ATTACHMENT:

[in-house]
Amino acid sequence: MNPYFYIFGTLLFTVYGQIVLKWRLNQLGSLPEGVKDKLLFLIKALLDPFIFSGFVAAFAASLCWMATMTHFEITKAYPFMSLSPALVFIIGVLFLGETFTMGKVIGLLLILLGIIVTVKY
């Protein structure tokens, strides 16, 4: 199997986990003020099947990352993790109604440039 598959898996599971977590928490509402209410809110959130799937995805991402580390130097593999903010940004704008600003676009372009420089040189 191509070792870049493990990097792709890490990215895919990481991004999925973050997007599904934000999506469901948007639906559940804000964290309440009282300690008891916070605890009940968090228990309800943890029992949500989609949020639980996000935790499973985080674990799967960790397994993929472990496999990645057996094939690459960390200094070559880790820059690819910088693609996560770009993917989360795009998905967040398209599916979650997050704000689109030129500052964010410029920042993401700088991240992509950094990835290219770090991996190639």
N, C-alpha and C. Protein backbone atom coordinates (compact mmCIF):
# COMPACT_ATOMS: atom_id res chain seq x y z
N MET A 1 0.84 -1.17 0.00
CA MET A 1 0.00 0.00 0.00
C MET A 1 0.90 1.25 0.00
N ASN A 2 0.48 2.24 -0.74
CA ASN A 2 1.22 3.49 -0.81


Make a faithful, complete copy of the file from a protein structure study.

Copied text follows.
[in-house]
Amino acid sequence: MNPYFYIFGTLLFTVYGQIVLKWRLNQLGSLPEGVKDKLLFLIKALLDPFIFSGFVAAFAASLCWMATMTHFEITKAYPFMSLSPALVFIIGVLFLGETFTMGKVIGLLLILLGIIVTVKY
């Protein structure tokens, strides 16, 4: 199997986990003020099947990352993790109604440039 598959898996599971977590928490509402209410809110959130799937995805991402580390130097593999903010940004704008600003676009372009420089040189 191509070792870049493990990097792709890490990215895919990481991004999925973050997007599904934000999506469901948007639906559940804000964290309440009282300690008891916070605890009940968090228990309800943890029992949500989609949020639980996000935790499973985080674990799967960790397994993929472990496999990645057996094939690459960390200094070559880790820059690819910088693609996560770009993917989360795009998905967040398209599916979650997050704000689109030129500052964010410029920042993401700088991240992509950094990835290219770090991996190639």
N, C-alpha and C. Protein backbone atom coordinates (compact mmCIF):
# COMPACT_ATOMS: atom_id res chain seq x y z
N MET A 1 0.84 -1.17 0.00
CA MET A 1 0.00 0.00 0.00
C MET A 1 0.90 1.25 0.00
N ASN A 2 0.48 2.24 -0.74
CA ASN A 2 1.22 3.49 -0.81